Furze: Boredom's really good too. I get bored easily and always have to move onto something different. I'm always kind of looking for new toys.A Place to Bury Strangers’ last record put vocals and lyrics up front in a way they hadn't before. Robbie, how do you think Oliver’s singing and lyrics elaborate on the kinds of guitar sounds he uses?
Furze: Vocals are really important for me. Some of my favorite music is old soul, where the lyrics are up front and it's all about vocals and strong melodies. When I heard their new record, for me, it gives it another dimension on top. I'm not saying it was lacking before, but it makes a different shape, which for me, personally, I could really get on board with. That’s what we tried to do with the Big Pink, when we were mixing with Rich Costey. I just wanted to push vocals up as much as we could get away with.
A Place to Bury Strangers did lots of its early recordings at home, while the Big Pink worked with some well-known mixers and producers like Alan Moulder. What are the respective gains and challenges of working at home versus what seasoned studio hands can bring?
Furze: We actually did the bulk of our record at home; the stuff in New York was mostly tracking drums and guitars and re-recording stuff. We didn’t have the proper mikes; we just have a very small system at home. When we did "Velvet" with Alan Moulder, watching him work was magic. I didn't know what we were doing half the time; he was just constantly manipulating the track and making it come alive, more than I ever thought the track could. In a similar way, Rich Costey took the record a level farther than I ever could have done on my own.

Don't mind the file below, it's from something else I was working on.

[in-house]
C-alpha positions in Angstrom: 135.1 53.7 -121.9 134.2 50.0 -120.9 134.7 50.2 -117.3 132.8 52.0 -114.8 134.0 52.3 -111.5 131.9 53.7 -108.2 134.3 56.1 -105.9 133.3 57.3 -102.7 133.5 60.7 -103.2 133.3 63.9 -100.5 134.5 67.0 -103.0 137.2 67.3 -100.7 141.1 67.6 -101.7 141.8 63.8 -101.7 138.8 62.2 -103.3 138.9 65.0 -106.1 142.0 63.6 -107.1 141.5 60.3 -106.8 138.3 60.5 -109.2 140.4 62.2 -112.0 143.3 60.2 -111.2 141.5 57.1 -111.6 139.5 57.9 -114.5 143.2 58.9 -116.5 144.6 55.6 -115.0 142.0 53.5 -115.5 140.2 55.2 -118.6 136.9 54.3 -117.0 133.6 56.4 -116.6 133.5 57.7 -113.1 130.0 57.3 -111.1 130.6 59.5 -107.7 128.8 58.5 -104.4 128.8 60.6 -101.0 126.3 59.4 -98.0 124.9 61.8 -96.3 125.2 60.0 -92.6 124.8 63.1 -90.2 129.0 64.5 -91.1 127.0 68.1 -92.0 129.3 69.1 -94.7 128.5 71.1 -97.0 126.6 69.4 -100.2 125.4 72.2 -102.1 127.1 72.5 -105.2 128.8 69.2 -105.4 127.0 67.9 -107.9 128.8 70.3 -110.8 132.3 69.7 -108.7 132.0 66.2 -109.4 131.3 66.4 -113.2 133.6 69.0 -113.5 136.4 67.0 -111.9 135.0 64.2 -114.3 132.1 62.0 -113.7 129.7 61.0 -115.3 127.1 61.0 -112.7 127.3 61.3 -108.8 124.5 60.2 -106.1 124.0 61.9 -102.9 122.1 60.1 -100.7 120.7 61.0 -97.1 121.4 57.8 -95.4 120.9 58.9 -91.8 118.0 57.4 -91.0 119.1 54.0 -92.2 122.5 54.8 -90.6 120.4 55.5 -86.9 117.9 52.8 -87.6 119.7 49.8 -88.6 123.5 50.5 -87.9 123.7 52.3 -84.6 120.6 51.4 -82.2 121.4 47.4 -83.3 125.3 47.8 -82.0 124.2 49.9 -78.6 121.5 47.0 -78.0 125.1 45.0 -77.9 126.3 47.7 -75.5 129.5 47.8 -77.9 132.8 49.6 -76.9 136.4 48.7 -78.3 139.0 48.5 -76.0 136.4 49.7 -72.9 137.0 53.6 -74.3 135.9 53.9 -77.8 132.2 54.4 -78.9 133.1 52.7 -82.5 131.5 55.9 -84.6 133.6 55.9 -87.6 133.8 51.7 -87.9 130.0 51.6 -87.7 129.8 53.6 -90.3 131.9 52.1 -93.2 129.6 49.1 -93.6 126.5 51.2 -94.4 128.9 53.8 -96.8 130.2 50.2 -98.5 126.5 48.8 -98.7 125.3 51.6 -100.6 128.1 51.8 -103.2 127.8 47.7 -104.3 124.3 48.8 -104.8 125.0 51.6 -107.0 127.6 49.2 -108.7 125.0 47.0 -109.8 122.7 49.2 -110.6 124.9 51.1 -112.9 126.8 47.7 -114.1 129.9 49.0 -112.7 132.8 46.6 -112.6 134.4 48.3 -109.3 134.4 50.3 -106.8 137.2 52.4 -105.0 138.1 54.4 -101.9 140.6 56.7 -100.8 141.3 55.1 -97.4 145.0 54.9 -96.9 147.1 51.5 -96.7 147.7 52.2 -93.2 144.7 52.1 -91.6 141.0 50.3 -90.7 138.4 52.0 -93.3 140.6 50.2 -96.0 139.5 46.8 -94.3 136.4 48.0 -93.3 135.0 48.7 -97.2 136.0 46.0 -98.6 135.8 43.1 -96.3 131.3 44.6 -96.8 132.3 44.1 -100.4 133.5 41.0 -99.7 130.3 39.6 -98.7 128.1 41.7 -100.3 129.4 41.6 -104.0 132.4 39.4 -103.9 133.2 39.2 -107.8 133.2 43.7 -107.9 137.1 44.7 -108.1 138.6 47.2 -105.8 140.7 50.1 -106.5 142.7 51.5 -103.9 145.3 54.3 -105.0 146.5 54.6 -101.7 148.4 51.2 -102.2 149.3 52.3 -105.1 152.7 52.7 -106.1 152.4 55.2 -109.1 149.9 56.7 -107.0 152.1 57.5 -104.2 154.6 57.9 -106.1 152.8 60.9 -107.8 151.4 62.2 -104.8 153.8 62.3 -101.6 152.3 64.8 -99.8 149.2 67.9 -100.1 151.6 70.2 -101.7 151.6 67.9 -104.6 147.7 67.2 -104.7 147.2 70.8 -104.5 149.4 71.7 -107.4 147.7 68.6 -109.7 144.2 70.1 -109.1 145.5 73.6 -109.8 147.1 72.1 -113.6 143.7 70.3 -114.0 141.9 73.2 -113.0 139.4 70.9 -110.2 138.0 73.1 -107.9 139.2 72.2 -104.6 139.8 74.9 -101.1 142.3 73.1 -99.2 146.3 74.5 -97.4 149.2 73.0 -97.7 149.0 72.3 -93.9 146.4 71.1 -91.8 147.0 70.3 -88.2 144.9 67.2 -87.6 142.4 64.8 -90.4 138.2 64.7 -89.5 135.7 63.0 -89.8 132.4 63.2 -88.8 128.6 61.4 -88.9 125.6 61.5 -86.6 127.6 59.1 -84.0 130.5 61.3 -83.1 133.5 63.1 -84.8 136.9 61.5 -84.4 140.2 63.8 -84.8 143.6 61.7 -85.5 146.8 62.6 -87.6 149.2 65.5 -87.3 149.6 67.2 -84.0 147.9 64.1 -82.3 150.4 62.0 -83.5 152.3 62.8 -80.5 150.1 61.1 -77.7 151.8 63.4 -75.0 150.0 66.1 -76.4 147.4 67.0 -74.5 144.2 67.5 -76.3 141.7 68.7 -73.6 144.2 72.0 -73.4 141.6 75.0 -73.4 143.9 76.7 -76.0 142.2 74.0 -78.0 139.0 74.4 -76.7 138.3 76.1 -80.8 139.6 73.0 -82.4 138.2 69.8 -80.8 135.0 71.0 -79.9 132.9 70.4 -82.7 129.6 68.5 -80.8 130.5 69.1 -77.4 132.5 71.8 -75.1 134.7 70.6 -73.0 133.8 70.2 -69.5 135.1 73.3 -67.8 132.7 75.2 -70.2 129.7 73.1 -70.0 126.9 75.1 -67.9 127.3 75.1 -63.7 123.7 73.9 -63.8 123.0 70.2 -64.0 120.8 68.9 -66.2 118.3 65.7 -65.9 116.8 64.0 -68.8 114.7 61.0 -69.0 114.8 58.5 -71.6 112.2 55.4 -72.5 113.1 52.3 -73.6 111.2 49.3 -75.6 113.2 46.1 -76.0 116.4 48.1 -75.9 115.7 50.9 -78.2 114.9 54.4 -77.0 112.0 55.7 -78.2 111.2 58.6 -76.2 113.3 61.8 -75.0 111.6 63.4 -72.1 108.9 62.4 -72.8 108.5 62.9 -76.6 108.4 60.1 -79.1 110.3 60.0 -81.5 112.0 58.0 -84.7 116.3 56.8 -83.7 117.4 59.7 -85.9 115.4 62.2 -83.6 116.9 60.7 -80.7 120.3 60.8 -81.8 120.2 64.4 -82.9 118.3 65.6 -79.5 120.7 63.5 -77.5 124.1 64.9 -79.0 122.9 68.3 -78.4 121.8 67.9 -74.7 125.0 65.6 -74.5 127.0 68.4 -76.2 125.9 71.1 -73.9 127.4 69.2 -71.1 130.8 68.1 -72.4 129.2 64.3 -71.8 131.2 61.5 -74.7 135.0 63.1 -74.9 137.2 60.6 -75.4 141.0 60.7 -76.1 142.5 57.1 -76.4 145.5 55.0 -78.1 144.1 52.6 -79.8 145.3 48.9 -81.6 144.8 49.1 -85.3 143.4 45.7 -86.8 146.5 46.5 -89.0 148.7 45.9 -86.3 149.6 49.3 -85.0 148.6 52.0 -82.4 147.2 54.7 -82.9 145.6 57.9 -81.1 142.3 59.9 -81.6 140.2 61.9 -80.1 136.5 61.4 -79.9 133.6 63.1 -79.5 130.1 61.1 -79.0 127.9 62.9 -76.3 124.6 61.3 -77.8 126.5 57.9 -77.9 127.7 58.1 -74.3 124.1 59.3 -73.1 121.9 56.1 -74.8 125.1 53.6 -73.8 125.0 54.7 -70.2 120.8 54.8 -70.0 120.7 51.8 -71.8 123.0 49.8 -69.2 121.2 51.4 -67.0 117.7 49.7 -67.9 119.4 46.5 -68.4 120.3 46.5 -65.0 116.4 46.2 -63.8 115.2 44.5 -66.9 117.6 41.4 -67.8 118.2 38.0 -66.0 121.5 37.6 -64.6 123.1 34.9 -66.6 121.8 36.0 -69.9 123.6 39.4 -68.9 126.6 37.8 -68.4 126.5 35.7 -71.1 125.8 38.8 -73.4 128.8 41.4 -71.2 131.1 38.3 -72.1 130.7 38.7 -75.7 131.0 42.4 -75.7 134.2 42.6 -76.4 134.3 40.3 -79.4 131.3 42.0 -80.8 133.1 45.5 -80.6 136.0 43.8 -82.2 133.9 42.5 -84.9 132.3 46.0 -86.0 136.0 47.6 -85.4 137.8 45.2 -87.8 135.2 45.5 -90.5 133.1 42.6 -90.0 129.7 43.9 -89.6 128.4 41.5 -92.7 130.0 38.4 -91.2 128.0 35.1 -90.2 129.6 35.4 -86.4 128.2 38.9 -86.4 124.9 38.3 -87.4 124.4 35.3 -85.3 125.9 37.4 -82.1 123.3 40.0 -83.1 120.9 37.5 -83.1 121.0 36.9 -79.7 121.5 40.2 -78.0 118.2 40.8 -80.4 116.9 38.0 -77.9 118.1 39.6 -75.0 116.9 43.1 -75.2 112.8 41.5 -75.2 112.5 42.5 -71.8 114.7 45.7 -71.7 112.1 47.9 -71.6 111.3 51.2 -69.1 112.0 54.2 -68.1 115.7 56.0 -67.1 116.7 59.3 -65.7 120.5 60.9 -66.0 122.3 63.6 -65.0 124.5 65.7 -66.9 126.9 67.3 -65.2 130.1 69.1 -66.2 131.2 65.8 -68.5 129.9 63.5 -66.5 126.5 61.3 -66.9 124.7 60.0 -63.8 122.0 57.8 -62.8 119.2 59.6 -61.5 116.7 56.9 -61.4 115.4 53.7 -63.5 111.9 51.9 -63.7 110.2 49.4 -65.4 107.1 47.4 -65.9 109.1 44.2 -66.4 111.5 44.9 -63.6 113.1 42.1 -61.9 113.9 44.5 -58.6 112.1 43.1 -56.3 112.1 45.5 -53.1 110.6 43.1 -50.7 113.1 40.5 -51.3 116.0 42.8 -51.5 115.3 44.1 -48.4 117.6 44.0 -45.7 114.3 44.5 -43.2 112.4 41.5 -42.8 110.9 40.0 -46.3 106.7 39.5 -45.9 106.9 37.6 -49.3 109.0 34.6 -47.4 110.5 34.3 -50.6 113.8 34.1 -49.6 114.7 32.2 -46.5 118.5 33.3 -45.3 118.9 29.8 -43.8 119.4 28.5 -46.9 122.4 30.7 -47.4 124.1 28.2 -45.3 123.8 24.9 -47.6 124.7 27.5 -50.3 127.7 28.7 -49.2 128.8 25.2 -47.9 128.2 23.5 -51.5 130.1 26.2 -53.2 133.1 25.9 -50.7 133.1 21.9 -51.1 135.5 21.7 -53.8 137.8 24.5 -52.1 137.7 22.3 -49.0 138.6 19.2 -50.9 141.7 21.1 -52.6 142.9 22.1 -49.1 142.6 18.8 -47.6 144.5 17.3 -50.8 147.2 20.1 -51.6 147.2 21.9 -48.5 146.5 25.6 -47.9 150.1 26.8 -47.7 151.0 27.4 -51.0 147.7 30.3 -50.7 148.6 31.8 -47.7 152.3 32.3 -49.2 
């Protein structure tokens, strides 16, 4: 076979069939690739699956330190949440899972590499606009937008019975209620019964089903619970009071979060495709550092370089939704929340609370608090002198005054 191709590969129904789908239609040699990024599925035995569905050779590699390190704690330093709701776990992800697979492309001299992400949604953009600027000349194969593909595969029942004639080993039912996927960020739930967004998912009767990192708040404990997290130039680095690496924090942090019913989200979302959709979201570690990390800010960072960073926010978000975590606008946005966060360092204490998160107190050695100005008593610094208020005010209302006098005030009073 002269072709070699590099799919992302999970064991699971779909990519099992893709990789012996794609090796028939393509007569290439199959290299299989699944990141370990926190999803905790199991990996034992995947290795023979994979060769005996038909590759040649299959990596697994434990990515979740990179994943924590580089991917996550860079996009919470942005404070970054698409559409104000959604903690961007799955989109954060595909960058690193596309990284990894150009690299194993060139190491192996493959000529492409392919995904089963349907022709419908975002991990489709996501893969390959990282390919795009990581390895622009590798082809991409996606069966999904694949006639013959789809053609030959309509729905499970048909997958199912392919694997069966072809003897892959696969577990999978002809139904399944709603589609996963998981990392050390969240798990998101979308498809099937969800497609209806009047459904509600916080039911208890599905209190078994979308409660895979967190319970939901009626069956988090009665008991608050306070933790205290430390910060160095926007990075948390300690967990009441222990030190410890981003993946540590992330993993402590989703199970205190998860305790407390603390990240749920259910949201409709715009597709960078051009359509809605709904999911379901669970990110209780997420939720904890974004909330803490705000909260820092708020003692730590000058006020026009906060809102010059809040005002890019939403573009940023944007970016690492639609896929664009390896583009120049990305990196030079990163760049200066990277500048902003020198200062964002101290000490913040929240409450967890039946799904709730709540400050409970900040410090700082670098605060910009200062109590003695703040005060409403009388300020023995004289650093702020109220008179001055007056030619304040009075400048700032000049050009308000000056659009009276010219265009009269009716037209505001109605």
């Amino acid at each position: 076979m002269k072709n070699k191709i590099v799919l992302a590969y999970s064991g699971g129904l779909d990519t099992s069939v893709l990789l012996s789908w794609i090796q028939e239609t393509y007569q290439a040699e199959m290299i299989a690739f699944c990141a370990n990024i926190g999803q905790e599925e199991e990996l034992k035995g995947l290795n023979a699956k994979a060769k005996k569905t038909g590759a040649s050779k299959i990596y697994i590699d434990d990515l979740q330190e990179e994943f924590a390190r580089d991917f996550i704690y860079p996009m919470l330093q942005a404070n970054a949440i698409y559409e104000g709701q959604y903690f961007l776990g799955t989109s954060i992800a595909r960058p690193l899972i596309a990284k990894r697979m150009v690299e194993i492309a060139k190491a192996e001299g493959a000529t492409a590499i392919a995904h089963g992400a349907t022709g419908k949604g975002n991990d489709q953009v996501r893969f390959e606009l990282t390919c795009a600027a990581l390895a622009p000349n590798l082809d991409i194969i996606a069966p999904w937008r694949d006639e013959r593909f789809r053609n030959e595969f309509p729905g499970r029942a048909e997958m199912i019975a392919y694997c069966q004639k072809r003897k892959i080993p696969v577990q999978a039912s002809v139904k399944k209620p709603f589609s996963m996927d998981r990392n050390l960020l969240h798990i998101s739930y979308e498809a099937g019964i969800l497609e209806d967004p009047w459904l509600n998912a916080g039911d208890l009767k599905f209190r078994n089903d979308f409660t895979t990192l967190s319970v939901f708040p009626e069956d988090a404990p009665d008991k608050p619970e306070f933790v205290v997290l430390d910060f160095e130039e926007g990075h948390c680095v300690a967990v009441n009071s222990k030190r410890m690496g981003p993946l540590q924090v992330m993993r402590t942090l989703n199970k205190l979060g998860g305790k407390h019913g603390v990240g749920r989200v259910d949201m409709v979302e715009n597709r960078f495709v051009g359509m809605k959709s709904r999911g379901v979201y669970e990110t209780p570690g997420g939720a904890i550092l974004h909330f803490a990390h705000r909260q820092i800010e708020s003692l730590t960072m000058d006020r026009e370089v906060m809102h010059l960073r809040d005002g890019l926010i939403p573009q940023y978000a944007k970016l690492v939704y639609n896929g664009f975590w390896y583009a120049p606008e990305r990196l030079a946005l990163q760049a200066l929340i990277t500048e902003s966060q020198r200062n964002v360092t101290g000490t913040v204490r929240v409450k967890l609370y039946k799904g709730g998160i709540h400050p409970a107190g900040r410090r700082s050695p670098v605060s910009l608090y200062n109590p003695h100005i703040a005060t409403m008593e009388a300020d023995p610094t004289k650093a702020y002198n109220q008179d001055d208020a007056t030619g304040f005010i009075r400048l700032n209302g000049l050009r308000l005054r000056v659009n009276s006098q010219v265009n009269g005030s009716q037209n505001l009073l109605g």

Ackermann: It's important to work with the right people: You need someone who gets what you’re doing, and that makes all the difference. You know your music better than anyone, but someone fresh can get even stronger ideas. Working with Andy Smith on our record, he made me think of things I never thought of before, like timing issues where something is milliseconds off, or differences between drum mikes. The really technical things helped get a clarity that was good for this record.
It's a challenging commercial climate for rock bands now. You each know this firsthand -- Milo Cordell from the Big Pink runs Merock Records, and A Place to Bury Strangers had some label challenges before signing with Mute. How does that business reality affect the goals and ambitions you have for your band, or does it?
Ackermann: Personally, I never think about it. I’m really happy anything is happening for us at all; if it wasn’t, I’d still be making music for myself.
Furze: I try not to think about it as much as I can; I would just carry on doing it anyway. We’ve had conversations about it, but I really hate talking about it -- those things stress me out. It’s hard to go on the road -- it’s hard to do anything really as a band -- so whatever it takes to get out there and do what you love, you just got to do it, even if they’re not throwing money at it like they used to.
-- August Brown
The Big Pink photo by Tim Saccenti; A Place to Bury Strangers photo courtesy Girlie Action.